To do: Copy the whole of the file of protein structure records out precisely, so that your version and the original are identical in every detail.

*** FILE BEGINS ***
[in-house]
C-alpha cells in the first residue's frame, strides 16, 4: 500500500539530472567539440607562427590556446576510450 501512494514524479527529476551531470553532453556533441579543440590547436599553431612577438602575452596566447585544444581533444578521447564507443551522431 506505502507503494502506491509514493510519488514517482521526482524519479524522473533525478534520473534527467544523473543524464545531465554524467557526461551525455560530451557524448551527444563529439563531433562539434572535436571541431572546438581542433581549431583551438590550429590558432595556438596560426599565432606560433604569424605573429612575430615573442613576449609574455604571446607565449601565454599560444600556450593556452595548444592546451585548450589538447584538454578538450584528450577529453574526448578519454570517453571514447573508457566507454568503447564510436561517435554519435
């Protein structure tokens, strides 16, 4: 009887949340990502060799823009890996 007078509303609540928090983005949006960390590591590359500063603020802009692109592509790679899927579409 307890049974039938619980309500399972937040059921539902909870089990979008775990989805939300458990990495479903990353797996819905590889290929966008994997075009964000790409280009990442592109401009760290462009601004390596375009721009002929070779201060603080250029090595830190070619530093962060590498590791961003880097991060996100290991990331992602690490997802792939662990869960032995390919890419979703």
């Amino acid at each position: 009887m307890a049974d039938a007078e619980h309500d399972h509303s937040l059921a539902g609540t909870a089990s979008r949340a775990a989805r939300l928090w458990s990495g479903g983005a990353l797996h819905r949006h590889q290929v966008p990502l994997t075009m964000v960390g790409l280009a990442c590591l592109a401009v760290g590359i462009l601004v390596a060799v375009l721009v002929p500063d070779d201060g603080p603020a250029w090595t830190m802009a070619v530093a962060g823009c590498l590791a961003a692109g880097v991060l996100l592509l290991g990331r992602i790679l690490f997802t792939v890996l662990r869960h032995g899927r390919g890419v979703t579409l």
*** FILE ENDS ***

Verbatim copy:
[in-house]
C-alpha cells in the first residue's frame, strides 16, 4: 500500500539530472567539440607562427590556446576510450 501512494514524479527529476551531470553532453556533441579543440590547436599553431612577438602575452596566447585544444581533444578521447564507443551522431 506505502507503494502506491509514493510519488514517482521526482524519479524522473533525478534520473534527467544523473543524464545531465554524467557526461551525455560530451557524448551527444563529439563531433562539434572535436571541431572546438581542433581549431583551438590550429590558432595556438596560426599565432606560433604569424605573429612575430615573442613576449609574455604571446607565449601565454599560444600556450593556452595548444592546451585548450589538447584538454578538450584528450577529453574526448578519454570517453571514447573508457566507454568503447564510436561517435554519435
């Protein structure tokens, strides 16, 4: 009887949340990502060799823009890996 007078509303609540928090983005949006960390590591590359500063603020802009692109592509790679899927579409 307890049974039938619980309500399972937040059921539902909870089990979008775990989805939300458990990495479903990353797996819905590889290929966008994997075009964000790409280009990442592109401009760290462009601004390596375009721009002929070779201060603080250029090595830190070619530093962060590498590791961003880097991060996100290991990331992602690490997802792939662990869960032995390919890419979703």
């Amino acid at each position: 009887m307890a049974d039938a007078e619980h309500d399972h509303s937040l059921a539902g609540t909870a089990s979008r949340a775990a989805r939300l928090w458990s990495g479903g983005a990353l797996h819905r949006h590889q290929v966008p990502l994997t075009m964000v960390g790409l280009a990442c590591l592109a401009v760290g590359i462009l601004v390596a060799v375009l721009v002929p500063d070779d201060g603080p603020a250029w090595t830190m802009a070619v530093a962060g823009c590498l590791a961003a692109g880097v991060l996100l592509l290991g990331r992602i790679l690490f997802t792939v890996l662990r869960h032995g899927r390919g890419v979703t579409l």